In particular, Velostrata offers high-end R/W I/O performance as required by the production VMs, while providing enterprise grade RPO suitable for production workloads.

El Reg: What is the cloud-resident VM's run time conferred to the same VM and workloads running on-premises?

Velostrata: Velostrata is fully integrated with the native vCenter UI through a plug-in, and also offers orchestration and cloud management tools via REST APIs.

As such, IT administrators can continue to use the same methods and operational context for managing VMs, with the addition of a “cloud extension” that can be used to run workloads on.

In particular, the same VM management objects are used to manage VMs whether they are running on-premises or in the cloud. In particular, if a specific VM is running in the cloud it cannot run on-premises at the same time, and vice-versa.

El Reg: How is the Velostrata technology charged for and priced?

Velostrata: We have subscription-based pricing based on number of VMs. More details on pricing will be shared at GA.

Similar topics

Other stories you might like

  • Mega's unbreakable encryption proves to be anything but
    Boffins devise five attacks to expose private files

    Mega, the New Zealand-based file-sharing biz co-founded a decade ago by Kim Dotcom, promotes its "privacy by design" and user-controlled encryption keys to claim that data stored on Mega's servers can only be accessed by customers, even if its main system is taken over by law enforcement or others.

    The design of the service, however, falls short of that promise thanks to poorly implemented encryption. Cryptography experts at ETH Zurich in Switzerland on Tuesday published a paper describing five possible attacks that can compromise the confidentiality of users' files.

    The paper [PDF], titled "Mega: Malleable Encryption Goes Awry," by ETH cryptography researchers Matilda Backendal and Miro Haller, and computer science professor Kenneth Paterson, identifies "significant shortcomings in Mega’s cryptographic architecture" that allow Mega, or those able to mount a TLS MITM attack on Mega's client software, to access user files.

    Continue reading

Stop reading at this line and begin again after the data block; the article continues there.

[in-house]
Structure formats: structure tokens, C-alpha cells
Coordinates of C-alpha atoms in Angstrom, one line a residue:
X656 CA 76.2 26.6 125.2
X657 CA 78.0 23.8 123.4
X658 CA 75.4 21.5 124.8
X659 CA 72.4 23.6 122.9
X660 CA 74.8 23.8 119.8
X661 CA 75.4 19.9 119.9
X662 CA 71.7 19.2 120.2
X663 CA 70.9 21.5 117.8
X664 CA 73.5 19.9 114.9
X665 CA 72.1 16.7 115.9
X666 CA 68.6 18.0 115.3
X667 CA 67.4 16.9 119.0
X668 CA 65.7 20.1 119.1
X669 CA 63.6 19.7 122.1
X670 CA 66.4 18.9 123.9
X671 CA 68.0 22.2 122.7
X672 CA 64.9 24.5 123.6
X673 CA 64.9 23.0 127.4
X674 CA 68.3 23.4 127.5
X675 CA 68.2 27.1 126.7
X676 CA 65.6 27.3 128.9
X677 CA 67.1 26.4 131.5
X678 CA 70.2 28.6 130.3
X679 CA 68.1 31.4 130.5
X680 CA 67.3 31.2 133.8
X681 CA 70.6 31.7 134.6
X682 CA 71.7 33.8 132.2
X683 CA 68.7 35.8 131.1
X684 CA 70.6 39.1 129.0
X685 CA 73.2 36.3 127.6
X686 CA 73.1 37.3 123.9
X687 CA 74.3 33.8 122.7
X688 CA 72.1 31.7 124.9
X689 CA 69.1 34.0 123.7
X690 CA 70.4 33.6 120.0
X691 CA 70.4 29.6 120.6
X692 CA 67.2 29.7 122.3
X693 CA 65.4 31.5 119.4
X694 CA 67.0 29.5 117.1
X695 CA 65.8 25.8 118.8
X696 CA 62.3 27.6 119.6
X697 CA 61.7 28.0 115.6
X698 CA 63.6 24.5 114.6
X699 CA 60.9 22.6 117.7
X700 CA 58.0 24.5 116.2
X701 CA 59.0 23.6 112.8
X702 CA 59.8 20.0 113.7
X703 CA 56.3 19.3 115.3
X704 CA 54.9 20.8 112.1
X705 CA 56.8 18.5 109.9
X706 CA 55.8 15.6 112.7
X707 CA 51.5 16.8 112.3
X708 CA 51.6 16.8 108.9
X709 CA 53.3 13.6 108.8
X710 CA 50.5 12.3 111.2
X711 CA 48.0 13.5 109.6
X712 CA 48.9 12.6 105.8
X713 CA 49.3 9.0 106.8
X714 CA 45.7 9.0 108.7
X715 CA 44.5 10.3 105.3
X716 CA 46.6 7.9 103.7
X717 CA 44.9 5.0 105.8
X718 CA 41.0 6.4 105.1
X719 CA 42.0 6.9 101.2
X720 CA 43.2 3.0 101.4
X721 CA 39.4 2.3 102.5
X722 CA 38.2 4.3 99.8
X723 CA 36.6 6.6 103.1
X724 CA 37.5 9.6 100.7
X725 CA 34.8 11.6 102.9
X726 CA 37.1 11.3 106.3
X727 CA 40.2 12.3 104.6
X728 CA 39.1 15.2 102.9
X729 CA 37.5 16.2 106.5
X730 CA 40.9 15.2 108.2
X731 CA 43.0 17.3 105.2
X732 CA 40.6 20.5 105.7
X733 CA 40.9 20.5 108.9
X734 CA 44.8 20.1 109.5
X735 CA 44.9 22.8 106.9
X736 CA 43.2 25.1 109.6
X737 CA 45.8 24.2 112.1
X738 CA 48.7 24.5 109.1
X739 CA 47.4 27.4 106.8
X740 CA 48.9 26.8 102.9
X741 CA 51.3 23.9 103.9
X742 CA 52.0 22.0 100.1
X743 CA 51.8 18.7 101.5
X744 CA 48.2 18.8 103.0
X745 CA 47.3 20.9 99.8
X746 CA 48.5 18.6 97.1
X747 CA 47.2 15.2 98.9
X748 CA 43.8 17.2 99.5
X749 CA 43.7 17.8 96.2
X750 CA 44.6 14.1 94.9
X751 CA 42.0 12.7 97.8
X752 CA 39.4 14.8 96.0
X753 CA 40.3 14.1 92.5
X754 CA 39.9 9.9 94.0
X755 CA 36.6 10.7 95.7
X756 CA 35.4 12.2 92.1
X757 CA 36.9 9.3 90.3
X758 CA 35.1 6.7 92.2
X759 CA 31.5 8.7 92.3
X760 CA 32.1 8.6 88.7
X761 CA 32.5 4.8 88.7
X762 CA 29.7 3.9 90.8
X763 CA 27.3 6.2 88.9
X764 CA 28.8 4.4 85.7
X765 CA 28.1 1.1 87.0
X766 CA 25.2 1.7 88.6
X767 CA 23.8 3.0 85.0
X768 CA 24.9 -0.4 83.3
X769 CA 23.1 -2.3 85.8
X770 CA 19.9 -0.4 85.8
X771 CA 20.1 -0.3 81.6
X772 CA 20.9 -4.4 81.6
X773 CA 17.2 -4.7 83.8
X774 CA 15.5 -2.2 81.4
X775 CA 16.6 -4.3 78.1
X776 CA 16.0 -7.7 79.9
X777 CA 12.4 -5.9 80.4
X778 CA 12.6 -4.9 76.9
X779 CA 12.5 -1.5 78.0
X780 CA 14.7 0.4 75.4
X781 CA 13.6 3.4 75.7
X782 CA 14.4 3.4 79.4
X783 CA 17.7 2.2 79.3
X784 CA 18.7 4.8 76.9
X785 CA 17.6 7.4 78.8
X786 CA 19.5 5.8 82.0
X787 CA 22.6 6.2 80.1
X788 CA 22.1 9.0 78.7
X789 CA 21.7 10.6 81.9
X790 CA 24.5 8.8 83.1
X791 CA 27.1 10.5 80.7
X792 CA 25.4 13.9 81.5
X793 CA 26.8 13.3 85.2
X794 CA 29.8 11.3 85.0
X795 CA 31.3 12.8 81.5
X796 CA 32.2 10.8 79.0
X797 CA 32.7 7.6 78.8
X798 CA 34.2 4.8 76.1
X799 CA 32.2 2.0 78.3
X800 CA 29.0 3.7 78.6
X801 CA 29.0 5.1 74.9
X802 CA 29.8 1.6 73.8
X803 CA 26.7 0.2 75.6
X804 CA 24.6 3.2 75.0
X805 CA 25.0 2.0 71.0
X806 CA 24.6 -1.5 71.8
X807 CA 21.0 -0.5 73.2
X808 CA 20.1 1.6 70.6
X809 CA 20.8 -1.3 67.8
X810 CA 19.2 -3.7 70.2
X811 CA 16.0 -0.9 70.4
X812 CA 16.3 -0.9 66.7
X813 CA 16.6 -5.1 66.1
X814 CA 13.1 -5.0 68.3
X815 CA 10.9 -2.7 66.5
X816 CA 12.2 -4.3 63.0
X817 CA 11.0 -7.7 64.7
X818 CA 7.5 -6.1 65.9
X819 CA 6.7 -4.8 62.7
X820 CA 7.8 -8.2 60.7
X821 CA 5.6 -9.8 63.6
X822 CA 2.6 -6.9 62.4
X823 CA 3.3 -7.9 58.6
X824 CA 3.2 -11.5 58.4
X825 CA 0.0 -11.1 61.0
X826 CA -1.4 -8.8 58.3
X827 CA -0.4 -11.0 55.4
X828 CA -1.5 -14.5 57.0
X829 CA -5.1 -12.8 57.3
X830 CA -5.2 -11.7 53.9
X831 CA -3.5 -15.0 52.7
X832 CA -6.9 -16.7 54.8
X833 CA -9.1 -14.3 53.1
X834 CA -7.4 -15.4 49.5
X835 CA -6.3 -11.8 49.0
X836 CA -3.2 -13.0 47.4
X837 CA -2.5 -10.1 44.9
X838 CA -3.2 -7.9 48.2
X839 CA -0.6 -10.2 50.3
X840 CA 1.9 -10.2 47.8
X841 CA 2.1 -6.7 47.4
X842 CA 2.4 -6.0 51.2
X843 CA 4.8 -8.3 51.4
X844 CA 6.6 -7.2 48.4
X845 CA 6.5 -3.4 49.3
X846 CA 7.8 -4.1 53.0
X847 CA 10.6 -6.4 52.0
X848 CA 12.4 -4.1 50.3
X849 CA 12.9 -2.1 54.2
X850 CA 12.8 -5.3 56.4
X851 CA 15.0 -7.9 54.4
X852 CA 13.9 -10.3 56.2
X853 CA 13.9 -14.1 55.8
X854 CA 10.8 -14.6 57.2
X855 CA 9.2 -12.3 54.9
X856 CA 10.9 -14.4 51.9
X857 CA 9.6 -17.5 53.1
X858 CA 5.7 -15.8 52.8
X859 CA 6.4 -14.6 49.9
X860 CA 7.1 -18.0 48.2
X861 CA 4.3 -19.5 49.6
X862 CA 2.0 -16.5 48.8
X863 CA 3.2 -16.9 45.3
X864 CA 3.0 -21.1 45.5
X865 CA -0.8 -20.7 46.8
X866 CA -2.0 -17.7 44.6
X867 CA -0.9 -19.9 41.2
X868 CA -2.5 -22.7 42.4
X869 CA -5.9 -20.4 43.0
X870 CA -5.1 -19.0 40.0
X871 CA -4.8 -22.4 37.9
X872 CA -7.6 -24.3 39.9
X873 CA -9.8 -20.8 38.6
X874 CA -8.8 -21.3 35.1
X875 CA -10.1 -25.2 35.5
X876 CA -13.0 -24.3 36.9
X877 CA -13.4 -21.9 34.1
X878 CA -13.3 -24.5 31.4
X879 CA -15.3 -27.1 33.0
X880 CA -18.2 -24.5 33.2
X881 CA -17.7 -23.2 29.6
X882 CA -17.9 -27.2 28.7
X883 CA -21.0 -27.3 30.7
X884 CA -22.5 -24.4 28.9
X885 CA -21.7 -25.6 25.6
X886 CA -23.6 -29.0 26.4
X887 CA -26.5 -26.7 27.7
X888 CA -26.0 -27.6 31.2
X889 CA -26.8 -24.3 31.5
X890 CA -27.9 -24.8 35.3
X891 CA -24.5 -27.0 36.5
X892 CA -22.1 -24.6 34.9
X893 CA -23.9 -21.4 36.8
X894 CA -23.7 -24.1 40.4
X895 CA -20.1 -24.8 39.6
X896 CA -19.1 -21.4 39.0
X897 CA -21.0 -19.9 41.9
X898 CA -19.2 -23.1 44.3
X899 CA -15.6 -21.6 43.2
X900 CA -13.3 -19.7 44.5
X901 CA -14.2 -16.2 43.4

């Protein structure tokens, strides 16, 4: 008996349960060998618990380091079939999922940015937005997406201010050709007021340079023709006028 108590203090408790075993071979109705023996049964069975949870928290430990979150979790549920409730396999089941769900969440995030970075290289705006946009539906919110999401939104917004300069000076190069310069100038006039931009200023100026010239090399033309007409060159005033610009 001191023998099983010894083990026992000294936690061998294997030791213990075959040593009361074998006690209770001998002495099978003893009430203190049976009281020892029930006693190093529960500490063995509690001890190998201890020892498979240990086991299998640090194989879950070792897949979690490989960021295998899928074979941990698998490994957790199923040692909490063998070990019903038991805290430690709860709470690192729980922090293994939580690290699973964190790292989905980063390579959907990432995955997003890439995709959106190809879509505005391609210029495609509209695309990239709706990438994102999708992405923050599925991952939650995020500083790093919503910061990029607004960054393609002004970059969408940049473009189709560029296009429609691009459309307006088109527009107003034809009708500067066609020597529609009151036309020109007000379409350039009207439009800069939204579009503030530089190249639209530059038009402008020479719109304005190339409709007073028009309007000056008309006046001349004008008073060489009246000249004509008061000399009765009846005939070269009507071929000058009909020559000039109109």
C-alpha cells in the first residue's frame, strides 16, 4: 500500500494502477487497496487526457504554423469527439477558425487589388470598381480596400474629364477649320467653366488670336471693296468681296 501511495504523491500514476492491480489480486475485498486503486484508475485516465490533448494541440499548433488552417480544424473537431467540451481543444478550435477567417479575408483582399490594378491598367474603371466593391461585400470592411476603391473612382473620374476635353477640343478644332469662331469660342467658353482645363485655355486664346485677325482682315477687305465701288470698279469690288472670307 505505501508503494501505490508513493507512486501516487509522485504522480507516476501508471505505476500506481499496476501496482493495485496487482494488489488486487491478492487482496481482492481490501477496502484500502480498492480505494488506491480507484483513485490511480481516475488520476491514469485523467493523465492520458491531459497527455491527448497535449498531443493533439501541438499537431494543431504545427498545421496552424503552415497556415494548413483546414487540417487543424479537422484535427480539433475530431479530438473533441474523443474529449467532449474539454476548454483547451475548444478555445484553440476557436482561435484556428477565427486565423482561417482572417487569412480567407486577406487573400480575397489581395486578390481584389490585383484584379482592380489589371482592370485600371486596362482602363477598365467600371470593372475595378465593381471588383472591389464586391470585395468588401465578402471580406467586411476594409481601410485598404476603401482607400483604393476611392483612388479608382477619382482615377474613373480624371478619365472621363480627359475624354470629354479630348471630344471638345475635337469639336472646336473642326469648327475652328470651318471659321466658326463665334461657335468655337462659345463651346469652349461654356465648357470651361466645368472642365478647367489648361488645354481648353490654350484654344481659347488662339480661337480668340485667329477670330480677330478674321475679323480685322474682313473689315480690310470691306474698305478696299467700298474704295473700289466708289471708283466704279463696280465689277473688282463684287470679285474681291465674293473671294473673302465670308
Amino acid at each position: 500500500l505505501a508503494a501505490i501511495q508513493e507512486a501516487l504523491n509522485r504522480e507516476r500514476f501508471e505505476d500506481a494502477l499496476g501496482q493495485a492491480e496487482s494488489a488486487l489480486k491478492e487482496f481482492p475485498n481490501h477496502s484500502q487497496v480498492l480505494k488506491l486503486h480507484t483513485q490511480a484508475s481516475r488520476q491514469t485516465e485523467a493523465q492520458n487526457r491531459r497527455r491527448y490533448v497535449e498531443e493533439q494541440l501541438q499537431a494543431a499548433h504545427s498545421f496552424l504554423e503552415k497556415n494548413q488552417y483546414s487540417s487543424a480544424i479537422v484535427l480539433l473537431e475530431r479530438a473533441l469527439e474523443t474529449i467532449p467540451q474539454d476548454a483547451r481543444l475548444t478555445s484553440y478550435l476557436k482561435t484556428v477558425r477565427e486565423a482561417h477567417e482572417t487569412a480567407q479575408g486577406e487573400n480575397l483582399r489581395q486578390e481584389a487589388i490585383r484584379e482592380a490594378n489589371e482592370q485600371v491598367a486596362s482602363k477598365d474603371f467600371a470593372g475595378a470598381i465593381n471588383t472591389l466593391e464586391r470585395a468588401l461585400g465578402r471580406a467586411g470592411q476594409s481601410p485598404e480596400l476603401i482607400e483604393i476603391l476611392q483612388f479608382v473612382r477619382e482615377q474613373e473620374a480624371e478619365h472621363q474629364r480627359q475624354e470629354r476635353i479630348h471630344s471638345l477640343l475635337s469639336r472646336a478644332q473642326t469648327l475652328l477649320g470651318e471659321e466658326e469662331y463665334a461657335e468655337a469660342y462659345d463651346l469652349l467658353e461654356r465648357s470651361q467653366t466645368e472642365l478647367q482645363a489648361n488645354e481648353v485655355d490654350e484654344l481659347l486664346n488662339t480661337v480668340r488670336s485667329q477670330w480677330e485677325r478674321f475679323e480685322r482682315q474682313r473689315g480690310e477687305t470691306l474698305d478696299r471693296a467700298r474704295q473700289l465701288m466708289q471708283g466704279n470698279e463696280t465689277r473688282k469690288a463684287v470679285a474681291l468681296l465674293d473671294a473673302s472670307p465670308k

• HashiCorp tool sniffs out configuration drift
    OK, which of those engineers tweaked the settings? When infrastructure shifts away from state defined by original code

    HashiConf HashiCorp has kicked off its Amsterdam conference with a raft of product announcements, including a worthwhile look into infrastructure drift and a private beta for HCP Waypoint.

    The first, currently in public beta, is called Drift Detection for Terraform Cloud, and is designed to keep an eye on the state of an organization's infrastructure and notify when changes occur.

    Drift Detection is a useful thing, although an organization would be forgiven for thinking that buying into the infrastructure-as-code world of Terraform should mean everything should remain in the state it was when defined.

    Continue reading
  • End of the road for biz living off free G Suite legacy edition
    Firms accustomed to freebies miffed that web giant's largess doesn't last

    After offering free G Suite apps for more than a decade, Google next week plans to discontinue its legacy service – which hasn't been offered to new customers since 2012 – and force business users to transition to a paid subscription for the service's successor, Google Workspace.

    "For businesses, the G Suite legacy free edition will no longer be available after June 27, 2022," Google explains in its support document. "Your account will be automatically transitioned to a paid Google Workspace subscription where we continue to deliver new capabilities to help businesses transform the way they work."

    Small business owners who have relied on the G Suite legacy free edition aren't thrilled that they will have to pay for Workspace or migrate to a rival like Microsoft, which happens to be actively encouraging defectors. As noted by The New York Times on Monday, the approaching deadline has elicited complaints from small firms that bet on Google's cloud productivity apps in the 2006-2012 period and have enjoyed the lack of billing since then.

    Continue reading

Biting the hand that feeds IT © 1998–2022